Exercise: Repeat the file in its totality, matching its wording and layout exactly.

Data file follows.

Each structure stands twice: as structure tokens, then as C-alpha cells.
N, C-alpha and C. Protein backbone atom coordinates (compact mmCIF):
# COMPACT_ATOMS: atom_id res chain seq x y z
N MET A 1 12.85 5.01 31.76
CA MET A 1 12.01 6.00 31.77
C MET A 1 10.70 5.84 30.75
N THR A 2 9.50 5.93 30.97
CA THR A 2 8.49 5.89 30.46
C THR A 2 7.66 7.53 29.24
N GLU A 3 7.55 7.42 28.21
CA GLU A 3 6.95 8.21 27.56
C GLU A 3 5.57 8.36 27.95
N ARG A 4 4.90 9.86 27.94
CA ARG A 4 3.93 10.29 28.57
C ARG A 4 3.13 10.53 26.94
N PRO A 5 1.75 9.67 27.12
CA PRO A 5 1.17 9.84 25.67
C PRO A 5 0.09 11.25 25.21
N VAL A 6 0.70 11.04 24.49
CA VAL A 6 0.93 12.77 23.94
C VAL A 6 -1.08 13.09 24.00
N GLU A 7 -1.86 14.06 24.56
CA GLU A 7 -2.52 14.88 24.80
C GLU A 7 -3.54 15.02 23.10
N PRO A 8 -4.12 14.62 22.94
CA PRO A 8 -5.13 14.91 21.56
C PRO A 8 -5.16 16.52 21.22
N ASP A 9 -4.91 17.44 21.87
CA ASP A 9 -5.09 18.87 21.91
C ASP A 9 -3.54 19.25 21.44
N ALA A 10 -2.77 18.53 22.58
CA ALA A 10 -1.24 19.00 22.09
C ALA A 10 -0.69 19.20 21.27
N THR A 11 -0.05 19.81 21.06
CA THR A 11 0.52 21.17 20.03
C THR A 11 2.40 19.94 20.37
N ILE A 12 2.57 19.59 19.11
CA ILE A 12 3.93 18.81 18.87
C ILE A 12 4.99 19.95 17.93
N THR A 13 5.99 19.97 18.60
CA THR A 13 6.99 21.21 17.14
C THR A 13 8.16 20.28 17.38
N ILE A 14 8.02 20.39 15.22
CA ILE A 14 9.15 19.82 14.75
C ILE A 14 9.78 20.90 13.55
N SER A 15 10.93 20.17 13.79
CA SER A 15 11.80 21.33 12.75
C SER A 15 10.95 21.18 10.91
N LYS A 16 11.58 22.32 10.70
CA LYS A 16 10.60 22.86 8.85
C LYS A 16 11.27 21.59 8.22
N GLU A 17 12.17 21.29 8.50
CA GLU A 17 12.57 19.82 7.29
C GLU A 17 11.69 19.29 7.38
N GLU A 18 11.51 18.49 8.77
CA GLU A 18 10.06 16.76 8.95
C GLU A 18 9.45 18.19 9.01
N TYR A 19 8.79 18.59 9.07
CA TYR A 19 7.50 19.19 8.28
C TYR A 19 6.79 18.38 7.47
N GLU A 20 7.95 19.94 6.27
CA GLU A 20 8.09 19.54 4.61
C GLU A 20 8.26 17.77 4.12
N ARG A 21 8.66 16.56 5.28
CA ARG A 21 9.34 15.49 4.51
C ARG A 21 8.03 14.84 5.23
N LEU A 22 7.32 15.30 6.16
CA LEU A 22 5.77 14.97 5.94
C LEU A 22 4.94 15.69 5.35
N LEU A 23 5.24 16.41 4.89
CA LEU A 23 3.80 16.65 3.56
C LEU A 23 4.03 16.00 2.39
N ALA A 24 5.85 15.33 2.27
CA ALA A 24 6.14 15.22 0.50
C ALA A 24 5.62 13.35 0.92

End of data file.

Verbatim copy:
Each structure stands twice: as structure tokens, then as C-alpha cells.
N, C-alpha and C. Protein backbone atom coordinates (compact mmCIF):
# COMPACT_ATOMS: atom_id res chain seq x y z
N MET A 1 12.85 5.01 31.76
CA MET A 1 12.01 6.00 31.77
C MET A 1 10.70 5.84 30.75
N THR A 2 9.50 5.93 30.97
CA THR A 2 8.49 5.89 30.46
C THR A 2 7.66 7.53 29.24
N GLU A 3 7.55 7.42 28.21
CA GLU A 3 6.95 8.21 27.56
C GLU A 3 5.57 8.36 27.95
N ARG A 4 4.90 9.86 27.94
CA ARG A 4 3.93 10.29 28.57
C ARG A 4 3.13 10.53 26.94
N PRO A 5 1.75 9.67 27.12
CA PRO A 5 1.17 9.84 25.67
C PRO A 5 0.09 11.25 25.21
N VAL A 6 0.70 11.04 24.49
CA VAL A 6 0.93 12.77 23.94
C VAL A 6 -1.08 13.09 24.00
N GLU A 7 -1.86 14.06 24.56
CA GLU A 7 -2.52 14.88 24.80
C GLU A 7 -3.54 15.02 23.10
N PRO A 8 -4.12 14.62 22.94
CA PRO A 8 -5.13 14.91 21.56
C PRO A 8 -5.16 16.52 21.22
N ASP A 9 -4.91 17.44 21.87
CA ASP A 9 -5.09 18.87 21.91
C ASP A 9 -3.54 19.25 21.44
N ALA A 10 -2.77 18.53 22.58
CA ALA A 10 -1.24 19.00 22.09
C ALA A 10 -0.69 19.20 21.27
N THR A 11 -0.05 19.81 21.06
CA THR A 11 0.52 21.17 20.03
C THR A 11 2.40 19.94 20.37
N ILE A 12 2.57 19.59 19.11
CA ILE A 12 3.93 18.81 18.87
C ILE A 12 4.99 19.95 17.93
N THR A 13 5.99 19.97 18.60
CA THR A 13 6.99 21.21 17.14
C THR A 13 8.16 20.28 17.38
N ILE A 14 8.02 20.39 15.22
CA ILE A 14 9.15 19.82 14.75
C ILE A 14 9.78 20.90 13.55
N SER A 15 10.93 20.17 13.79
CA SER A 15 11.80 21.33 12.75
C SER A 15 10.95 21.18 10.91
N LYS A 16 11.58 22.32 10.70
CA LYS A 16 10.60 22.86 8.85
C LYS A 16 11.27 21.59 8.22
N GLU A 17 12.17 21.29 8.50
CA GLU A 17 12.57 19.82 7.29
C GLU A 17 11.69 19.29 7.38
N GLU A 18 11.51 18.49 8.77
CA GLU A 18 10.06 16.76 8.95
C GLU A 18 9.45 18.19 9.01
N TYR A 19 8.79 18.59 9.07
CA TYR A 19 7.50 19.19 8.28
C TYR A 19 6.79 18.38 7.47
N GLU A 20 7.95 19.94 6.27
CA GLU A 20 8.09 19.54 4.61
C GLU A 20 8.26 17.77 4.12
N ARG A 21 8.66 16.56 5.28
CA ARG A 21 9.34 15.49 4.51
C ARG A 21 8.03 14.84 5.23
N LEU A 22 7.32 15.30 6.16
CA LEU A 22 5.77 14.97 5.94
C LEU A 22 4.94 15.69 5.35
N LEU A 23 5.24 16.41 4.89
CA LEU A 23 3.80 16.65 3.56
C LEU A 23 4.03 16.00 2.39
N ALA A 24 5.85 15.33 2.27
CA ALA A 24 6.14 15.22 0.50
C ALA A 24 5.62 13.35 0.92